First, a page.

So What You Are Saying Is . . .

So let’s say you are preaching on Ephesians 2:1-10.  And you happen to see on Facebook that the Apostle Paul is preaching at an event not far from you on that very text, just two days before you are due to preach.  Let’s assume he is not able to come and take your preaching engagement, but you can get to hear his.

After he preaches the passage, explaining his way through it, you decide to cut to the bottom line.  You approach him afterwards and get to him before any of the others who line up behind you.  “Thanks Paul, great to meet you, so you are saying, in Ephesians 2:1-10…” then you just decide to state your main idea of the passage to him, “that God saved us by grace, making us alive so that we can do good works?”

If Paul’s response might be, “uh, yes, sort of, but what I’m mostly saying is that it is all of God’s grace that he has made us who were dead, alive with Christ . . .” then you should change your message.  If your main idea is not what he’d say his main idea was in the passage, then your main idea should change.

Remember, as a preacher your task is not to come up with your own message somehow based on a text. Your job is to re-present the message of that text, targeted to a new audience and situation, but remaining genuinely faithful to the intent of the author.  Be nice to ask him in person, but let’s be sure to check our main idea against the text itself, and to do so more than once.  Feel free to ask someone else too, not the author, but someone who will look at the text carefully and test your idea.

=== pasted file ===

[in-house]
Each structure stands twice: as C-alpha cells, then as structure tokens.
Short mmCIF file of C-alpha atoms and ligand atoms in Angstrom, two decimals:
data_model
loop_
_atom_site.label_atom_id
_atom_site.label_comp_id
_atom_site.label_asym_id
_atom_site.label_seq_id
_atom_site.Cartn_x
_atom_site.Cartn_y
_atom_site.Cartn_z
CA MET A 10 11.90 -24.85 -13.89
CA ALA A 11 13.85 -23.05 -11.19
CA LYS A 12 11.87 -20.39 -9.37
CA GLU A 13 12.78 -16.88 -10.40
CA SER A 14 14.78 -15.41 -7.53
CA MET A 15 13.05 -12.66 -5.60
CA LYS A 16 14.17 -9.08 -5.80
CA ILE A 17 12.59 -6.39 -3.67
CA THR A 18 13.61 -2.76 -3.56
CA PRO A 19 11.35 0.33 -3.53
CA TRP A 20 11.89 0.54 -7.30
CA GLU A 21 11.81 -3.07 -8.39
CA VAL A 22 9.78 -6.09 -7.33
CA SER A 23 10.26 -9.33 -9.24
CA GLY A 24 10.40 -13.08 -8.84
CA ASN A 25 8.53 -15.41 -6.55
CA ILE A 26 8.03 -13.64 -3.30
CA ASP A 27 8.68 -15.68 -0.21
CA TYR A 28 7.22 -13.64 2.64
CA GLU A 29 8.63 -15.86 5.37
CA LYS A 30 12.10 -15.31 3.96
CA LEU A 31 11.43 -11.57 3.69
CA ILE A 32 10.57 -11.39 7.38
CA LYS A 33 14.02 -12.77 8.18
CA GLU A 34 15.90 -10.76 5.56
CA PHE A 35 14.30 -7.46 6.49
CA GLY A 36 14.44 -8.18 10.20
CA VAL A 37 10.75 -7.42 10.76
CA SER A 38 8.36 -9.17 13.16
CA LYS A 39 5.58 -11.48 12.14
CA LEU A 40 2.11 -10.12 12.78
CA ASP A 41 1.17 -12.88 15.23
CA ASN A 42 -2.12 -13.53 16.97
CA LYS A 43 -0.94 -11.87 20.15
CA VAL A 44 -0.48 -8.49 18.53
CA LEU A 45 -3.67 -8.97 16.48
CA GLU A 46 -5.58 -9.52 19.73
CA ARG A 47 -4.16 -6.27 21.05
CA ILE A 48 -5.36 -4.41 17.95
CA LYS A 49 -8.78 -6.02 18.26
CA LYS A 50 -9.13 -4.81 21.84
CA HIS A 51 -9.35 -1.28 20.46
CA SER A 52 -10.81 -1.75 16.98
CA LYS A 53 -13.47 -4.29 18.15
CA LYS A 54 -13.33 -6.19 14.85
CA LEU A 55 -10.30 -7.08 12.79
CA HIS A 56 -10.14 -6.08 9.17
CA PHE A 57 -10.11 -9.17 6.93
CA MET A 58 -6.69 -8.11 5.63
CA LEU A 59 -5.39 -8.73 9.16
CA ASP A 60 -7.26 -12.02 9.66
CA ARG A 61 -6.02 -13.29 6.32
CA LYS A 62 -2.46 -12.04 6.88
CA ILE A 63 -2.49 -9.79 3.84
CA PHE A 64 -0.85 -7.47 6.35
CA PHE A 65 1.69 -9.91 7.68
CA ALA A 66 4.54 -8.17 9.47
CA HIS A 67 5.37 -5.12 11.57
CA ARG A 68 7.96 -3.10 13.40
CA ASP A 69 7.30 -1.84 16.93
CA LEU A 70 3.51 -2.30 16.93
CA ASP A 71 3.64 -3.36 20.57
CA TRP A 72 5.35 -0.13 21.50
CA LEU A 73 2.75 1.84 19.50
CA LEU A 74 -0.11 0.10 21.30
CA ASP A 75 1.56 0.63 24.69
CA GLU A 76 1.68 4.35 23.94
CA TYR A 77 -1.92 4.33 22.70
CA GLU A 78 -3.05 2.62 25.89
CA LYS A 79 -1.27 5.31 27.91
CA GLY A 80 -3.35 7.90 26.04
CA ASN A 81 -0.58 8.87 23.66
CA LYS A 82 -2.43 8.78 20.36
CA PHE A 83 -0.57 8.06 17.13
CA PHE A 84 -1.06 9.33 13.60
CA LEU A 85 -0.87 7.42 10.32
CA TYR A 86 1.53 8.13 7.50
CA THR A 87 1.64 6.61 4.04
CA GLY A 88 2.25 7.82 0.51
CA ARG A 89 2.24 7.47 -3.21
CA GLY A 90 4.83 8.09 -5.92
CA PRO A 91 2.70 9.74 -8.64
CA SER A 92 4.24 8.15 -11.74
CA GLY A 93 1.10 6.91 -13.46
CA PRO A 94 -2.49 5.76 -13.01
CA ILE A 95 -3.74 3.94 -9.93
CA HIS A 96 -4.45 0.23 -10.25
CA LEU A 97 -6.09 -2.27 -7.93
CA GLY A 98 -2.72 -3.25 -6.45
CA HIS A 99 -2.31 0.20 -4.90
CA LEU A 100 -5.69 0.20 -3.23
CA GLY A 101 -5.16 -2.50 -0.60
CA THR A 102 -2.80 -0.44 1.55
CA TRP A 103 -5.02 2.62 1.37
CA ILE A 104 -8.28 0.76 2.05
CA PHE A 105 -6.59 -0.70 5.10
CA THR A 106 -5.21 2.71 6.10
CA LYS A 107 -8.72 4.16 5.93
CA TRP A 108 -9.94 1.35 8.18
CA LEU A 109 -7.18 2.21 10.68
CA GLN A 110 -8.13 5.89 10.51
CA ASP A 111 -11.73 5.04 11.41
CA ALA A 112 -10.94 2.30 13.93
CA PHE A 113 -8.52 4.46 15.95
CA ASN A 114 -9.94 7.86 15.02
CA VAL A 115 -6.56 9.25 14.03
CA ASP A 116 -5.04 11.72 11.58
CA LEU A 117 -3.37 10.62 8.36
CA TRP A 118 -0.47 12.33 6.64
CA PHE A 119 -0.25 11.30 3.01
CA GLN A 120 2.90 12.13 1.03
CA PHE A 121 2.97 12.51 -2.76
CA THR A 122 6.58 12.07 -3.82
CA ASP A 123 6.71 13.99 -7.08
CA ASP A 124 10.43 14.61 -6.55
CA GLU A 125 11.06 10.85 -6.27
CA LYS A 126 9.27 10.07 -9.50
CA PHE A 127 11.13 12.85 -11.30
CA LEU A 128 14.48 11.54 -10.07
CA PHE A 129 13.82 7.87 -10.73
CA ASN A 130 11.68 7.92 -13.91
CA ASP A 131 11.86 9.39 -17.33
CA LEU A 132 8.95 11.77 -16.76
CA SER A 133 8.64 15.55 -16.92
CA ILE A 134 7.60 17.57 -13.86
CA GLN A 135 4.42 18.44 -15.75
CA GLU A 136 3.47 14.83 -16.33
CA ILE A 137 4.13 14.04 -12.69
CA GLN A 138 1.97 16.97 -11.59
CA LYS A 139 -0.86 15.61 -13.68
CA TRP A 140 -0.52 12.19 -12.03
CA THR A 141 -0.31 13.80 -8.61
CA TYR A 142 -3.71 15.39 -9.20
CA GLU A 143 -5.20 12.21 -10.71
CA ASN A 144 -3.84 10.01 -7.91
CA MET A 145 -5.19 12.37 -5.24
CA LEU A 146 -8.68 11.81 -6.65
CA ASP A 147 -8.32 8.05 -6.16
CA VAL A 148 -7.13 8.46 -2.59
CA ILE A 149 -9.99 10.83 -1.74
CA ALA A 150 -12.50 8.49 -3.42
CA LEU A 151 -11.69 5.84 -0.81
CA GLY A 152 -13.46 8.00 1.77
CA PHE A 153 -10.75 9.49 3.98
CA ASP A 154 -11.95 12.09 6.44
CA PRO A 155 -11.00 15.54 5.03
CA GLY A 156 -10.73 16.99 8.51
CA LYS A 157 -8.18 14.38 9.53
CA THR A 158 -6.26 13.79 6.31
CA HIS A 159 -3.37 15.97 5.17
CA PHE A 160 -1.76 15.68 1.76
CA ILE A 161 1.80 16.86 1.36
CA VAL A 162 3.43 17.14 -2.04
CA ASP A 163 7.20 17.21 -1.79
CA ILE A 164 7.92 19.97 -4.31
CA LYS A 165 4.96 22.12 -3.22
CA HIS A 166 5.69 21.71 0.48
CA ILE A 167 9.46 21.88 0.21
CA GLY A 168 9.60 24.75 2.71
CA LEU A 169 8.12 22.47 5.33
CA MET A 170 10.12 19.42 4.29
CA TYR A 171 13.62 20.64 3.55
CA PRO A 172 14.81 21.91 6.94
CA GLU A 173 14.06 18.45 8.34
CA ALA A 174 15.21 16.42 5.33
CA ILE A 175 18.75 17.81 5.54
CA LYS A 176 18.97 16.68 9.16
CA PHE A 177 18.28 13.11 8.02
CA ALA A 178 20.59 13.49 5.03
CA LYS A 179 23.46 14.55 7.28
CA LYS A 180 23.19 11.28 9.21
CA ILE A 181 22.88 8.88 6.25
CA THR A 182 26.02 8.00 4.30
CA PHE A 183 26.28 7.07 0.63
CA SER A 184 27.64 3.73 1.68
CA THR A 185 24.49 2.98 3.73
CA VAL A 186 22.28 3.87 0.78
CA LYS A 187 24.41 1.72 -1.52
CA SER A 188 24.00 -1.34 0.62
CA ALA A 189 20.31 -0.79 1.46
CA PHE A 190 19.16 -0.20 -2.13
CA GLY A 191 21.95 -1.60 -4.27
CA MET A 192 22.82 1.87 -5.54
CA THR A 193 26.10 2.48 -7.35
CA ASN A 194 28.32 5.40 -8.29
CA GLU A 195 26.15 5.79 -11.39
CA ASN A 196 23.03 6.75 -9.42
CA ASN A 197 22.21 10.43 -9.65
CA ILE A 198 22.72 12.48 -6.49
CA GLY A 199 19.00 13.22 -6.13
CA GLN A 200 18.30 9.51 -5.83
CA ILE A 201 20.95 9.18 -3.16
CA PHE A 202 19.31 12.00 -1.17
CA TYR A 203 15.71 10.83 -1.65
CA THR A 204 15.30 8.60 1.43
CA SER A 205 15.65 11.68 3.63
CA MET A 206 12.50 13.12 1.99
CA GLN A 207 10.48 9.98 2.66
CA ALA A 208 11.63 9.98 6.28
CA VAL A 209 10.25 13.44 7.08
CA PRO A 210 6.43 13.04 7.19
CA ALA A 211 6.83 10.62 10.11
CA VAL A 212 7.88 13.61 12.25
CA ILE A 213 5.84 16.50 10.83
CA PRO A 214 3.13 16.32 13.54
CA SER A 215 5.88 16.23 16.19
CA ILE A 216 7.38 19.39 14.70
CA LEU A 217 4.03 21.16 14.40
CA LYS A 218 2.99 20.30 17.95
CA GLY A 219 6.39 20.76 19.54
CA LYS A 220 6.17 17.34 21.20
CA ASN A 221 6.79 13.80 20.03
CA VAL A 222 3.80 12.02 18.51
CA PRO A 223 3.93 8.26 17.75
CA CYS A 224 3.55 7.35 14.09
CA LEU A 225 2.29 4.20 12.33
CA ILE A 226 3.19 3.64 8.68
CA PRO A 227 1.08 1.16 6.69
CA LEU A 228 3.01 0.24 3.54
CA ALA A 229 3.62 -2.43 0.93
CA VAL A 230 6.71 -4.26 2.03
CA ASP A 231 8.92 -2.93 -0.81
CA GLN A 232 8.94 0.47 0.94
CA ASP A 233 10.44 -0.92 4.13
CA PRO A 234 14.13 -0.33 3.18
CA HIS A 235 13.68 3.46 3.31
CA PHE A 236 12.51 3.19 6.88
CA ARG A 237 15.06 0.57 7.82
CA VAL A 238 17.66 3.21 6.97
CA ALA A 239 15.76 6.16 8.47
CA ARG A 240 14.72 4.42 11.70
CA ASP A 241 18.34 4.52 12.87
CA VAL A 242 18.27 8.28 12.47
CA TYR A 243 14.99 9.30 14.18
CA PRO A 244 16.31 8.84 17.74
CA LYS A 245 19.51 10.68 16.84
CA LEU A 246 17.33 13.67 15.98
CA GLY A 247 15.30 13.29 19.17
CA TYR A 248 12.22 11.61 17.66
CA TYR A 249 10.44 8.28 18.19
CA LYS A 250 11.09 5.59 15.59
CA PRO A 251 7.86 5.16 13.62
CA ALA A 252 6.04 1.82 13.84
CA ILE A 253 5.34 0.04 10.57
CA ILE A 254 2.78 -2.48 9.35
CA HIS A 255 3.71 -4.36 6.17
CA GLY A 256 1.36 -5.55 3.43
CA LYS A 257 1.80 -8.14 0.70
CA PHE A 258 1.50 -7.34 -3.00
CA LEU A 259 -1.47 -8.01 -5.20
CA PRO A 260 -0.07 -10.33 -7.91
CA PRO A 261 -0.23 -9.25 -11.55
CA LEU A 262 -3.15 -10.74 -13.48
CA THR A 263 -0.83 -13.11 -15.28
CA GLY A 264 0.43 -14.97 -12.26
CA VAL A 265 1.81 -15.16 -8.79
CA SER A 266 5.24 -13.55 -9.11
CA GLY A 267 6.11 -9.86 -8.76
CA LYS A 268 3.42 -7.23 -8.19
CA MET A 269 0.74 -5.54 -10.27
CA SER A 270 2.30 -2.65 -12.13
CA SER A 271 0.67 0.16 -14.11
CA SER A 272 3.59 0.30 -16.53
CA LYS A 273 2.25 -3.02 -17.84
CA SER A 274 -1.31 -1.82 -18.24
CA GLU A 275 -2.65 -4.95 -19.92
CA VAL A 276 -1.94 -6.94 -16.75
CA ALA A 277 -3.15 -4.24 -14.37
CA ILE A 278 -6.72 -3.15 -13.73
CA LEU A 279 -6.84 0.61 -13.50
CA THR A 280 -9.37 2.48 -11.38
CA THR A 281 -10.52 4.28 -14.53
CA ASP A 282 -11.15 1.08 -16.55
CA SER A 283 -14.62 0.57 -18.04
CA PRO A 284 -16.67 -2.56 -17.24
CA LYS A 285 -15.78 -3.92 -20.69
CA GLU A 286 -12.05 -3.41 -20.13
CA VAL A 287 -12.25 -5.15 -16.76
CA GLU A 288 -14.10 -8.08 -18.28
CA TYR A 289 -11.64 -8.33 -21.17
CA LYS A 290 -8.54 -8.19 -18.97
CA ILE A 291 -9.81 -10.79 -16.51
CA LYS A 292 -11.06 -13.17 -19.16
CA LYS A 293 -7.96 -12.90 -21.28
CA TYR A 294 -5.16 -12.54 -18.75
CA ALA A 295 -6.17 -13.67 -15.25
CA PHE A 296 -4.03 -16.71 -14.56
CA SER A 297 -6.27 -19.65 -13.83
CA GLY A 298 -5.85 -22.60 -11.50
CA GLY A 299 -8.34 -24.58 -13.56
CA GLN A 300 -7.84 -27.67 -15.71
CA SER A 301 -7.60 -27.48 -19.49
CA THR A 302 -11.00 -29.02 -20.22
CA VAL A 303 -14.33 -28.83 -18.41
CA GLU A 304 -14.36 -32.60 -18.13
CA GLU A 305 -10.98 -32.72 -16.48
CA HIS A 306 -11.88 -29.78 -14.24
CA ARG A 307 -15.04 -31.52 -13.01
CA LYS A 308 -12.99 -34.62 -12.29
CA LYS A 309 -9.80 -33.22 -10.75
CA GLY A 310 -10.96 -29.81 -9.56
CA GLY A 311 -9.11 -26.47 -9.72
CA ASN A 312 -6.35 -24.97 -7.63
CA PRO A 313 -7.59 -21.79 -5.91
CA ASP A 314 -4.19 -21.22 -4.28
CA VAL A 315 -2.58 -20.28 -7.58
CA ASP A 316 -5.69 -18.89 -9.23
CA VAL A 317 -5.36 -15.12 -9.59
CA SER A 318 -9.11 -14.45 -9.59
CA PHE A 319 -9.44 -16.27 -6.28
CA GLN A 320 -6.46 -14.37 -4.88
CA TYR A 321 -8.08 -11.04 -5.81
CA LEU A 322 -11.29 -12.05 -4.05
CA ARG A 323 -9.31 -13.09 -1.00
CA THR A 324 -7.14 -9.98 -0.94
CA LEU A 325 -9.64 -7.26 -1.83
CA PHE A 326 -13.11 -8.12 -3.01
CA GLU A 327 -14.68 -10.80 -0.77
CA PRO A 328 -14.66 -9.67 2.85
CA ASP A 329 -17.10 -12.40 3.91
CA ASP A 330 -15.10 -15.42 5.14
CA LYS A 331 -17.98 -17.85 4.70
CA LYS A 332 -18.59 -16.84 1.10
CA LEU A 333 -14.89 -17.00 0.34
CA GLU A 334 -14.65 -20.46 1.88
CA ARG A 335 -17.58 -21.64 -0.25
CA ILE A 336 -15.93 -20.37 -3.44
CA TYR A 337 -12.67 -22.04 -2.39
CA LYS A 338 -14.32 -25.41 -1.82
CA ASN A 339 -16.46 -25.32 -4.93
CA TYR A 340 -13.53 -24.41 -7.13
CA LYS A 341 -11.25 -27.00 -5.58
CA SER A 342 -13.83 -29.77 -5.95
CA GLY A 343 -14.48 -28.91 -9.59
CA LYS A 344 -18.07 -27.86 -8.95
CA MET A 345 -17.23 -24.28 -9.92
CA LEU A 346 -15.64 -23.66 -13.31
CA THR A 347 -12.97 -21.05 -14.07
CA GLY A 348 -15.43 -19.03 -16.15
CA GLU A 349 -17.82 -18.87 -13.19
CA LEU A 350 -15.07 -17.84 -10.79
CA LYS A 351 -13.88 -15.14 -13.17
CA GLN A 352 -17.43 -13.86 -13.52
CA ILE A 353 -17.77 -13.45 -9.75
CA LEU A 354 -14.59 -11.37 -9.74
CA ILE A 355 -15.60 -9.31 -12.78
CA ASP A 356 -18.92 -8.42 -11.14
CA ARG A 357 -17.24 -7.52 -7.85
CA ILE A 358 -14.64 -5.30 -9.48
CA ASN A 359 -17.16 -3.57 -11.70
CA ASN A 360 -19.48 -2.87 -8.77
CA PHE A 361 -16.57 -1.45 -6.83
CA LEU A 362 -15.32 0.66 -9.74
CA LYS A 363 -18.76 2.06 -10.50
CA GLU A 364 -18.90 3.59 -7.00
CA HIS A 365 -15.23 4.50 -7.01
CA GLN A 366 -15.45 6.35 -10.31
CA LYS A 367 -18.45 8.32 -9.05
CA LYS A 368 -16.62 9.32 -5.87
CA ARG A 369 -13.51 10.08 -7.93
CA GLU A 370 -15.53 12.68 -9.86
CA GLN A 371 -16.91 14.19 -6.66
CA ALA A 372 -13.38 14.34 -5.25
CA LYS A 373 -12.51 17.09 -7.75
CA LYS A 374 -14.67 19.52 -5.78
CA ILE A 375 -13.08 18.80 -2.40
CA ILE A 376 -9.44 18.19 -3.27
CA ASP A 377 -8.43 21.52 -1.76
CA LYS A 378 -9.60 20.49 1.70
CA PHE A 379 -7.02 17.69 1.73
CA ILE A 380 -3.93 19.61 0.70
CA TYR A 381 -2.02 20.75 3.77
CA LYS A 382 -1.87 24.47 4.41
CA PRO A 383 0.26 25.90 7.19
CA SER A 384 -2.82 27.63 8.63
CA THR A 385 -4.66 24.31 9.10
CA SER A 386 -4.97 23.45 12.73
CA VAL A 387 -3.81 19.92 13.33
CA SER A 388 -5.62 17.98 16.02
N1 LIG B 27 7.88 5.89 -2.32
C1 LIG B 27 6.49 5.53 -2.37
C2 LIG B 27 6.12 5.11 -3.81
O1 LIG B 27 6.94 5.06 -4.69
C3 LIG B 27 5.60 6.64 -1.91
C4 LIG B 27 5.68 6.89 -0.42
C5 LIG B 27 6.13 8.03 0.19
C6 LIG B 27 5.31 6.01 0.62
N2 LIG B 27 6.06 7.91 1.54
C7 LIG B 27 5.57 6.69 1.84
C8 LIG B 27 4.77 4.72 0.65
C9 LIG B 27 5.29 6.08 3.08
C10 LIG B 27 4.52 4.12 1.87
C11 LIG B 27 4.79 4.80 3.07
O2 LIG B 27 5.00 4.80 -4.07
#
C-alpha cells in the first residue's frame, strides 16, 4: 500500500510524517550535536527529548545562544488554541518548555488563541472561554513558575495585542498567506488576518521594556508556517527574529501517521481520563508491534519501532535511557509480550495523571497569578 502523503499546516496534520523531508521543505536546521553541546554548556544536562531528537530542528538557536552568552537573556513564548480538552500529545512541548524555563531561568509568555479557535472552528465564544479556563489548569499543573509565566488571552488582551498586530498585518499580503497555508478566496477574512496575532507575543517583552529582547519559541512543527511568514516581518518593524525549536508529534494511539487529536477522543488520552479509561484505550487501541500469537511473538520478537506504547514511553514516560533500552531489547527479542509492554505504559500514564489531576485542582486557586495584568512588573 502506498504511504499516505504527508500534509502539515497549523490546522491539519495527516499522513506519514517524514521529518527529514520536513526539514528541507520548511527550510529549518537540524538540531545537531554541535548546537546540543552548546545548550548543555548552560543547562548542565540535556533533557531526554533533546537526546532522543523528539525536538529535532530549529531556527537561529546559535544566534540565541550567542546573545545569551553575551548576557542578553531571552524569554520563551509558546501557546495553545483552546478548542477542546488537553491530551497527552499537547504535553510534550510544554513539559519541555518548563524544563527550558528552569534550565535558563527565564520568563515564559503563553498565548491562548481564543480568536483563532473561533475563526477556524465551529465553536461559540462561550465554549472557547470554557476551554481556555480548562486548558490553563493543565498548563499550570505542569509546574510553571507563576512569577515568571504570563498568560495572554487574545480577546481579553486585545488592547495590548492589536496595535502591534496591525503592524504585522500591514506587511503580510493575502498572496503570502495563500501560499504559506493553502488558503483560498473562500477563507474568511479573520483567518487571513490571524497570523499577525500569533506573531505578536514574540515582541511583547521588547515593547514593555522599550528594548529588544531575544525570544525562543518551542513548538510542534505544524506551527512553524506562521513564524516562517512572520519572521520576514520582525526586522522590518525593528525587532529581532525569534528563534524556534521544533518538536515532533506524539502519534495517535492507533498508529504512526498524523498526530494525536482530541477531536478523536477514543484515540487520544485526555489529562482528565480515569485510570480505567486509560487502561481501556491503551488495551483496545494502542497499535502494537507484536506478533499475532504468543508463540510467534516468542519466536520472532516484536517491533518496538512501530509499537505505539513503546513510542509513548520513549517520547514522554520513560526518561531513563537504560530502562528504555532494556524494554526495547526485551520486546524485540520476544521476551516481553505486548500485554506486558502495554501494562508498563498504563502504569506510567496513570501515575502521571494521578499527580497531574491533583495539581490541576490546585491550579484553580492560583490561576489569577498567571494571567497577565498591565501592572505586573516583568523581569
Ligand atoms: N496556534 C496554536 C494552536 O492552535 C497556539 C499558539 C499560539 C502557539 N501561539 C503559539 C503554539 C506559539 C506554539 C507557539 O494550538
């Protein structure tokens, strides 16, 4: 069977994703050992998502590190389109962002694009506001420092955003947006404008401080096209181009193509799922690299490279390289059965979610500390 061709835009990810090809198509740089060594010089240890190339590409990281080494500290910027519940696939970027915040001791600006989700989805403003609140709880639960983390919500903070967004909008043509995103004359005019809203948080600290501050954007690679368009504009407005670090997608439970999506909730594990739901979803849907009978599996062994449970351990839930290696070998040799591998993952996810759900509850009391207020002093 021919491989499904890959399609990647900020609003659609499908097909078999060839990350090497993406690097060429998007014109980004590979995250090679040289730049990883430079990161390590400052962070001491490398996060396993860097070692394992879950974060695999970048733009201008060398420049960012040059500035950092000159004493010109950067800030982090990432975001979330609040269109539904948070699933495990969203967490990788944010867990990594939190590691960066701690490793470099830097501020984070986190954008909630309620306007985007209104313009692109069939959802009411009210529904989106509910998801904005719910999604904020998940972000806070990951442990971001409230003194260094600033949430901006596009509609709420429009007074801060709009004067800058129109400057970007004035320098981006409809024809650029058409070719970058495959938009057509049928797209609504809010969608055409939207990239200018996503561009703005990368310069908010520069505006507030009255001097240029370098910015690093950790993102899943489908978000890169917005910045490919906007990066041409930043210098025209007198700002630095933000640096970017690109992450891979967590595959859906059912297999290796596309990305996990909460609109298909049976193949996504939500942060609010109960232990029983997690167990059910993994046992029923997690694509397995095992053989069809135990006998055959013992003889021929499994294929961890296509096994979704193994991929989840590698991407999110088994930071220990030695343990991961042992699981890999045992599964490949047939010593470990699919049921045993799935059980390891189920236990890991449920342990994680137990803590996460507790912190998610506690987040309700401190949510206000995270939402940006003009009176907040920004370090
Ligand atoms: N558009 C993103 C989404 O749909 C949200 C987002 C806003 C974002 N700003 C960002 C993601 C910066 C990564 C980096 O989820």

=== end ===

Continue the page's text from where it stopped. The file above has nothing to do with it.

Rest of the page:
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One thought on “So What You Are Saying Is . . .

  1. I’m not a preacher, but am certainly interested in biblical preaching. I found the link to your blog while reading the blog of my friend Dean Olive. I agree with you–we can’t improve on God’s inspiration, nor should we try. The passage you chose for example is one of my very favorites. I have been studying Martyn Lloyd-Jones’ sermons on Ephesians for a Bible study I lead and have been looking at his exposition of Ephesians 2 for a while now. His (and Paul’s) thesis that we must understand the depths from which God has raised us is absolutely fundamental to loving God and appreciating our salvation is unfortunately missing from much preaching today as so many try to concoct their own message. Thank you for your important perspective!!

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